Portland-Vancouver Metropolitan Transportation Study – Map of existing, committed, and proposed roadway improvements, c.1969-70.
Because the topic seems to be of ongoing interest, I thought I’d share a bit of the text from My MA Thesis on the Mt. Hood Freeway. Contact me if you’d like to read more.
Excerpt from: IN THE SHADOW OF A CONCRETE FOREST: TRANSPORTATION PLANNING, ENVIRONMENTAL POLITICS, AND THE REVOLT AGAINST THE MOUNT HOOD FREEWAY, 1955-1976 by Val C. Ballestrem
In addition to Portland’s local planning efforts, the highway department enlisted the Portland Vancouver Metropolitan Transportation Study (PVMTS) group. Originally formed in 1959, PVMTS helped direct local freeway development. At the helm was long-time Portland city commissioner William Bowes, a staunch proponent of the Laurelhurst Freeway and freeways in general. Bowes had overseen the Portland Public Works Department since 1939, fancying himself a sort of Robert Moses-like figure. In fact, Bowes had played a role in bringing New York City’s famous “power broker” and freeway builder to Portland in 1943. Citing local traffic studies dating back to 1949, which asserted the need for north-south traffic relief between 39th and 52nd Avenues, Bowes and the PVMTS recommended construction of the Laurelhurst – Lake Oswego route for I-205.
On April 2, 1963, the efforts of the PVMTS and the highway department were rejected by the Lake Oswego City Council. In unanimously resolving to oppose any freeway that would pass through its jurisdiction, the Lake Oswego City Council told the highway department and PVMTS to “forget about” building any freeway within a distance of several miles of their city. Because state law forbid the highway department from building roads through any jurisdiction that did not give approval, the PVMTS, under the watchful eye of Laurelhurst Freeway advocate William Bowes, had to select another connection to I-5 at its western end. One solution was the Mount Hood Freeway, which was also part of the highway department’s 1955 freeway plan for the Portland metropolitan area and a route that had plenty of official support.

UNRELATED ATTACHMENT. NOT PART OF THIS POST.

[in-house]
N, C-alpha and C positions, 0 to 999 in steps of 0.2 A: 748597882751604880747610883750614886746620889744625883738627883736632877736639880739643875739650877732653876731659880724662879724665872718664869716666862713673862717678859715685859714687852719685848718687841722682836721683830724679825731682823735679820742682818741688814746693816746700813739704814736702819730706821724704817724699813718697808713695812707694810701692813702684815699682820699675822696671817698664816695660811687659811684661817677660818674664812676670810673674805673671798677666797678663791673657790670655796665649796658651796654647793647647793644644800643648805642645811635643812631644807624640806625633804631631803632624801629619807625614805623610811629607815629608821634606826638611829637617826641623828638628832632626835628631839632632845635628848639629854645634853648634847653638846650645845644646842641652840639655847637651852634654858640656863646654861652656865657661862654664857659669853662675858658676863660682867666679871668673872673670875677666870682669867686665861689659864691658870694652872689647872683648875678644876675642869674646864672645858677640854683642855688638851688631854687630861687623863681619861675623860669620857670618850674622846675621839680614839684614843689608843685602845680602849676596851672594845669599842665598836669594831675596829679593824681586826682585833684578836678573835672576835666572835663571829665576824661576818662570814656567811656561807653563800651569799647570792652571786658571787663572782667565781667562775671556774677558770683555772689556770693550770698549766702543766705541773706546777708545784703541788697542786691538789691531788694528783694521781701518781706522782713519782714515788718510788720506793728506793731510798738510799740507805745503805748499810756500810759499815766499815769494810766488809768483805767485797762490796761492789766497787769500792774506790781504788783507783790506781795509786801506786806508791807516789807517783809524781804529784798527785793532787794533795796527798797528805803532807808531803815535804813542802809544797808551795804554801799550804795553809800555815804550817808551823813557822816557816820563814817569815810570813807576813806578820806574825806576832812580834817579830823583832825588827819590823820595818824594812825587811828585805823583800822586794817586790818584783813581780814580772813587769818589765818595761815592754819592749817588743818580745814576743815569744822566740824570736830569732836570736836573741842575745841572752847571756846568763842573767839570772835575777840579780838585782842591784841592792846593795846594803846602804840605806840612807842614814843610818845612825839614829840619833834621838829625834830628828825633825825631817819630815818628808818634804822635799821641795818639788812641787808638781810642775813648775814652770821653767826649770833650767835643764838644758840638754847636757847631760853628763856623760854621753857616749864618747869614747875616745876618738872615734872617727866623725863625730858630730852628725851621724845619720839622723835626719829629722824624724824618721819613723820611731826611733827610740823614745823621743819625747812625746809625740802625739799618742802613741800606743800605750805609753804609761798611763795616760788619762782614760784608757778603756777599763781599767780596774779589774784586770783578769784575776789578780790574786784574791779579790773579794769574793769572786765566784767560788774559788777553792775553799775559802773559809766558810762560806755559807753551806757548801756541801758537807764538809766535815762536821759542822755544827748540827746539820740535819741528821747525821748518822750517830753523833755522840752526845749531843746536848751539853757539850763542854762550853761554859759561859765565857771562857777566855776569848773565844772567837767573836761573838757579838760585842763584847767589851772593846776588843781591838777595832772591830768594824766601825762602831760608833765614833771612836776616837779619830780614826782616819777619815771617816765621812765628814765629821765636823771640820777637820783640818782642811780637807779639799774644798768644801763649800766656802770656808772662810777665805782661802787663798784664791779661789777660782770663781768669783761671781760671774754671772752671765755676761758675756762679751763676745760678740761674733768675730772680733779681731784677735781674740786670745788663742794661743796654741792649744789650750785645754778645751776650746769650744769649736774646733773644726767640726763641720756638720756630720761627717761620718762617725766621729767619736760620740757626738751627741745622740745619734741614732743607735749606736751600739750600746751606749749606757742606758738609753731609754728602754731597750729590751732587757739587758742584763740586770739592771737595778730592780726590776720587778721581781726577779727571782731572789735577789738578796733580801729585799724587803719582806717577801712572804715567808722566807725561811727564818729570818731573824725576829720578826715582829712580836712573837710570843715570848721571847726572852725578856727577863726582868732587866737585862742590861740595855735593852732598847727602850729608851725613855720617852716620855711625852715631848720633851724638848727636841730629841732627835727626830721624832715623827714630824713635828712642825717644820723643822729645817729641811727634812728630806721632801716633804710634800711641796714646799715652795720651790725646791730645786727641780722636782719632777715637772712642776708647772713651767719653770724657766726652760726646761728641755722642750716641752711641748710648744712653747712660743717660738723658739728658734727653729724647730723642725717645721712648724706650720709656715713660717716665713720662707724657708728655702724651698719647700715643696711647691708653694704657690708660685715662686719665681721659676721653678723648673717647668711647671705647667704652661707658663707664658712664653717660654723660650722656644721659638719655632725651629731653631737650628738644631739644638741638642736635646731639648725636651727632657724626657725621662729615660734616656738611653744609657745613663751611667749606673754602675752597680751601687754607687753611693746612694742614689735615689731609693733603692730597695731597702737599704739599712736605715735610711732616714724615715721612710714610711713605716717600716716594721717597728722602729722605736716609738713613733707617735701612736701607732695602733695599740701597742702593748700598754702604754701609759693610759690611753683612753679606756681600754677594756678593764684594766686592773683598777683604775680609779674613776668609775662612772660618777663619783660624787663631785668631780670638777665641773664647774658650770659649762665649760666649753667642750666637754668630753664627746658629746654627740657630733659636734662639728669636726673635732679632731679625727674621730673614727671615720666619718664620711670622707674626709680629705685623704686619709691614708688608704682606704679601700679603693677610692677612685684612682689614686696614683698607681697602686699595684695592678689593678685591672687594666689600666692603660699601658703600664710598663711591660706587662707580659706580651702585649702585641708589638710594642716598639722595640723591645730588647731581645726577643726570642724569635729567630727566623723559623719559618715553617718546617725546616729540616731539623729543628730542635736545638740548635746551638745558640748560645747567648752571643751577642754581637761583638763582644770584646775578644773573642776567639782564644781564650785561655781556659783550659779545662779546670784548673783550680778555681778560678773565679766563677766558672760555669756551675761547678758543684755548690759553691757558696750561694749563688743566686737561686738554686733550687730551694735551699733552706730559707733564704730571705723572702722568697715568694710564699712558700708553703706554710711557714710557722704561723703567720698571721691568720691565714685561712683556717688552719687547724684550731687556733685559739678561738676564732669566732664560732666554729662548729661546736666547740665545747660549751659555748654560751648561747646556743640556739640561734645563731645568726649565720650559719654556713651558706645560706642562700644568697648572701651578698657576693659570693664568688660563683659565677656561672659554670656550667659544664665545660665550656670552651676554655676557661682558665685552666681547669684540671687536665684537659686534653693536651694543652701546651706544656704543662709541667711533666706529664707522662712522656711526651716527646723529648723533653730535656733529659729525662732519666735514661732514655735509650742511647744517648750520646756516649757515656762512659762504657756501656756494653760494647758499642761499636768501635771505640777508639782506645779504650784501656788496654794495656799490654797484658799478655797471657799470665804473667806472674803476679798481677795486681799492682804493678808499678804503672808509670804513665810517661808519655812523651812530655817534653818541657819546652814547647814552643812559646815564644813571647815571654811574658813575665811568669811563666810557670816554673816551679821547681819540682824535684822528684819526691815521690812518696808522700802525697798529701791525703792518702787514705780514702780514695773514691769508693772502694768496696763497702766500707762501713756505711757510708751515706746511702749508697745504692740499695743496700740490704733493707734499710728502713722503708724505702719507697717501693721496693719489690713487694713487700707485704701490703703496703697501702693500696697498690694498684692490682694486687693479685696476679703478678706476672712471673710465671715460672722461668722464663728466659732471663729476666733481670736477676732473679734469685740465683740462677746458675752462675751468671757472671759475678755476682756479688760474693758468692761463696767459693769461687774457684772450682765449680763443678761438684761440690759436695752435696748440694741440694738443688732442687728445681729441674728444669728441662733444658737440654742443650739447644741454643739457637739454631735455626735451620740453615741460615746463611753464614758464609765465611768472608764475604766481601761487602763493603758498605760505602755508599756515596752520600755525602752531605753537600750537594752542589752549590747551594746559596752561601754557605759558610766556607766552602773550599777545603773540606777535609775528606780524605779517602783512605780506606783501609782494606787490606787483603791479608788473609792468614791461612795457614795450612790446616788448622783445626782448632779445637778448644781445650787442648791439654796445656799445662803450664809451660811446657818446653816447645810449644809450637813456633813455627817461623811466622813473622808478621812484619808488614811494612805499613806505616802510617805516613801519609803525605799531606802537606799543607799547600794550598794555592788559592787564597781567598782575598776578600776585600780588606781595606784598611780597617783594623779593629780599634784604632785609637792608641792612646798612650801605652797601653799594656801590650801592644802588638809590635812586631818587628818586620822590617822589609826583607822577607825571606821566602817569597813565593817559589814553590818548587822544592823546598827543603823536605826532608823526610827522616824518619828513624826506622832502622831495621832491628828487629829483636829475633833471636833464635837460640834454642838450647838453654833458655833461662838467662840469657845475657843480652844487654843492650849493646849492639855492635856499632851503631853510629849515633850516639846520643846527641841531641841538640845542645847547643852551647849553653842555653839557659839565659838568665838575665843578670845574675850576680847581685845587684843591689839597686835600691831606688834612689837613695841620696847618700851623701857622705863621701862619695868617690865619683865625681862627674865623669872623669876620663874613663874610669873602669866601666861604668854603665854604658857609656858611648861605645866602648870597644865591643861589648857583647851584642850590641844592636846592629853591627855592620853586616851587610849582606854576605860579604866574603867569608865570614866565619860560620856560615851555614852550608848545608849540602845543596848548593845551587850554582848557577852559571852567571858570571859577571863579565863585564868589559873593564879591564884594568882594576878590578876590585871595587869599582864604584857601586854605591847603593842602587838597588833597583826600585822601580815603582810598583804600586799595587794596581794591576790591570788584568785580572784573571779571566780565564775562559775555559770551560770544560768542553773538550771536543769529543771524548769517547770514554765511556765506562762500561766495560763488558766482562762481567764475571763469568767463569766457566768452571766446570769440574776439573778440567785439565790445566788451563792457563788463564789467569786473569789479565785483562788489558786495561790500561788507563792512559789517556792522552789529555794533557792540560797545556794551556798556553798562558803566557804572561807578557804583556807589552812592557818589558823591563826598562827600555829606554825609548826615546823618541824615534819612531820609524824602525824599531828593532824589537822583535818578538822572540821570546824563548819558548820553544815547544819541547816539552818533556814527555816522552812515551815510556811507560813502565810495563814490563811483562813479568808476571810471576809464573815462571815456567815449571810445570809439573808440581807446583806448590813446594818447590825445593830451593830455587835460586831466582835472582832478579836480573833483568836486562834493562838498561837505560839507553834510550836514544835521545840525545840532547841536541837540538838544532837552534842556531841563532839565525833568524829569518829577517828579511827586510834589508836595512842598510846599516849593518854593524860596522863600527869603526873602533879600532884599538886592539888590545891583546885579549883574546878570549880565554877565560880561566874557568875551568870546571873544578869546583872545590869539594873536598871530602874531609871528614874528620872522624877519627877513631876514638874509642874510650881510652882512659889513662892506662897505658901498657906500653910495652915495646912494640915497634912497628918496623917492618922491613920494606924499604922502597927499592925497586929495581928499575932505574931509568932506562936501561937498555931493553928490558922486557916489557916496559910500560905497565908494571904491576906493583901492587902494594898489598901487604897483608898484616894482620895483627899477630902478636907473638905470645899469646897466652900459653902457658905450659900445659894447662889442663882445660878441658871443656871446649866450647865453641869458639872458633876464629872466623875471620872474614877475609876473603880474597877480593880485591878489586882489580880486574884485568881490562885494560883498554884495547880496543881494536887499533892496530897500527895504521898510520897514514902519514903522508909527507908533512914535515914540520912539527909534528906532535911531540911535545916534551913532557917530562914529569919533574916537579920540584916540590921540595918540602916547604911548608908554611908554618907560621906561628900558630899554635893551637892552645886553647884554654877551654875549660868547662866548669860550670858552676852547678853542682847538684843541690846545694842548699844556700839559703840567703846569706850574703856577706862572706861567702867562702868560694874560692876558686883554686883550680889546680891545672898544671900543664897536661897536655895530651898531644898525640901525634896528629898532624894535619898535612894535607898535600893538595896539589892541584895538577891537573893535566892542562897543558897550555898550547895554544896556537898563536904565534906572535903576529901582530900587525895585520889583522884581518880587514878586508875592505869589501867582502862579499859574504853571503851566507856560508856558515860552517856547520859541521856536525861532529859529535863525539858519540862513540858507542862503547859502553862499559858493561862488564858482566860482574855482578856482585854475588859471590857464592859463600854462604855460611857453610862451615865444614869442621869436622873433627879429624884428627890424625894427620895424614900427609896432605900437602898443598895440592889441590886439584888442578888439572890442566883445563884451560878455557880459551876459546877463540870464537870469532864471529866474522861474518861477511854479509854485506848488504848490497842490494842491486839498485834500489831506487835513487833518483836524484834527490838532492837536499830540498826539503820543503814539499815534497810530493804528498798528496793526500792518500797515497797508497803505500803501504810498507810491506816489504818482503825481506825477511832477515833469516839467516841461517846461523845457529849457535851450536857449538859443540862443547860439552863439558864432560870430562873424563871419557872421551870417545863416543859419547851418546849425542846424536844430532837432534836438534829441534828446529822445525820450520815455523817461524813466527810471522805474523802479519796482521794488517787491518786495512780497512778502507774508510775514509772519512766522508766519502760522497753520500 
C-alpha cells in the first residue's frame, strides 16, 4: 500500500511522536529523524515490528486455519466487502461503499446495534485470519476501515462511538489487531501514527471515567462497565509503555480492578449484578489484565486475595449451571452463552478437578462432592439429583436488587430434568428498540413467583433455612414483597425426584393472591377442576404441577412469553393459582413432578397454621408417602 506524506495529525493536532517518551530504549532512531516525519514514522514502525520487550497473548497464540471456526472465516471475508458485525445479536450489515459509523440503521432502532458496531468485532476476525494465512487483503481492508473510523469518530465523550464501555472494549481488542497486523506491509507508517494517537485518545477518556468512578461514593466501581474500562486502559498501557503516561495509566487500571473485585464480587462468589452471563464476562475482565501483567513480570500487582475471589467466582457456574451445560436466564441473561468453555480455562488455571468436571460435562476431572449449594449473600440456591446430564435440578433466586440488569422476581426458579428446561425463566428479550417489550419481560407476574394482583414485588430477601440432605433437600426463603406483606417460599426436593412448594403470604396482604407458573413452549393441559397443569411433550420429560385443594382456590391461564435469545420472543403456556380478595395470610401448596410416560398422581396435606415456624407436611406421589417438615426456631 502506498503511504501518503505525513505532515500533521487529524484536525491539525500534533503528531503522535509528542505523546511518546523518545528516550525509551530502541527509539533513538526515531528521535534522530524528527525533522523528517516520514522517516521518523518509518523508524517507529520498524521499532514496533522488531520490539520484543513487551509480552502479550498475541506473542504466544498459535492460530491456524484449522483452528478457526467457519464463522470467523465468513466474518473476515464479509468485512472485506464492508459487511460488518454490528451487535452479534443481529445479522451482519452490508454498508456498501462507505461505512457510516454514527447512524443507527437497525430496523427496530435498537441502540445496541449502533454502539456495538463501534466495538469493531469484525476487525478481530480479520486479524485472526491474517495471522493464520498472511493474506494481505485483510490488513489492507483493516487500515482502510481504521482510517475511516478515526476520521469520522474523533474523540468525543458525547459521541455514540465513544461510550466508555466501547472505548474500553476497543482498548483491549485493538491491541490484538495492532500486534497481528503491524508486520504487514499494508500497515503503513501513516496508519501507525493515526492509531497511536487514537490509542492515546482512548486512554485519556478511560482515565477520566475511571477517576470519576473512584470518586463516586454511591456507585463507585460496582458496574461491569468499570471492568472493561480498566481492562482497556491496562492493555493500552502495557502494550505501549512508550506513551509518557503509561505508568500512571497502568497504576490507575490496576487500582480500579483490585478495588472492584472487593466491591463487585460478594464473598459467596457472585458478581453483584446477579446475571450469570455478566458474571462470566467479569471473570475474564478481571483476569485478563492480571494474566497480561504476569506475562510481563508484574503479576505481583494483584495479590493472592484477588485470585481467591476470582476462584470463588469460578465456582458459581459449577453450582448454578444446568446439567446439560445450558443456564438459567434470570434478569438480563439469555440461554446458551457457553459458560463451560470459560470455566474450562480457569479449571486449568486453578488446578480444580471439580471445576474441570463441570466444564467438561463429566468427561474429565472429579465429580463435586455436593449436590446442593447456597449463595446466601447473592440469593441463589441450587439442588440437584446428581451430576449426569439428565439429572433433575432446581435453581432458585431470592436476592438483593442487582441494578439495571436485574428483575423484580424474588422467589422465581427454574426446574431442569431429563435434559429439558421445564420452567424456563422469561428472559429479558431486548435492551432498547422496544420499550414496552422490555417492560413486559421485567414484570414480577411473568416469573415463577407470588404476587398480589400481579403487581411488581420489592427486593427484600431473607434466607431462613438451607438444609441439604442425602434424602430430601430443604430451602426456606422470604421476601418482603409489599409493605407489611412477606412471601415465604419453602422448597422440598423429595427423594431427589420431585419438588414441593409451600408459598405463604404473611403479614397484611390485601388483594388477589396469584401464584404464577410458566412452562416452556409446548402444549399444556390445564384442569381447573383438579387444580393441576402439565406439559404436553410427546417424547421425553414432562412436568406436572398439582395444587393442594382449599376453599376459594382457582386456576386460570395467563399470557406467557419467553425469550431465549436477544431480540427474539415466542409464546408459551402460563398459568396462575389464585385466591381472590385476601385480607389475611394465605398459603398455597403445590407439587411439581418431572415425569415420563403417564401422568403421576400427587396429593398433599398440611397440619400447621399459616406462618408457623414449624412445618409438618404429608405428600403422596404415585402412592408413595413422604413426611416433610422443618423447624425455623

Lake Oswego’s rejection of I-205 invigorated plans for the Mount Hood Freeway. Although the general route for a potential Mount Hood Freeway had been agreed on by Portland and Multnomah County officials as early as 1956, efforts at developing the Mount Hood route had been repeatedly stymied. Because the route was too close to Portland’s city center, the Mount Hood Freeway did not meet federal standards for interstate bypass loop segments. As a general guideline, the Bureau of Public Roads (BPR), which oversaw implementation of the interstate network, wanted highway segments to avoid city centers, by looping around urban areas rather than through them. The BPR had refused to consider the Mount Hood option as a substitute for I-205, because I-205 had always been viewed primarily as a north-south outer bypass route. Using the Mount Hood route as part of I-205 would mean the BPR would have to change its policy of keeping outer bypass loops away from city centers. If the Mount Hood Freeway was to become part of the interstate system, it would have to be deemed one of the main-line interstate routes for Portland, rather than a portion of a bypass loop. Portland’s existing east-west interstate line was the heavily traveled Banfield Freeway, completed for the most part prior to the 1956 Interstate Highway Act. This route, also designated I-80 North, did not meet federal interstate standards because of its narrow lanes and sharp curves, which provided proponents of the Mount Hood route an opportunity to redouble their freeway advocacy efforts.
 Abbott, Portland: Planning, Politics, and Growth, 138.
 Oregon Journal, April 3, 1963.
 I-80N Environmental Study Freeway Design Alternatives, Volume 1, 13.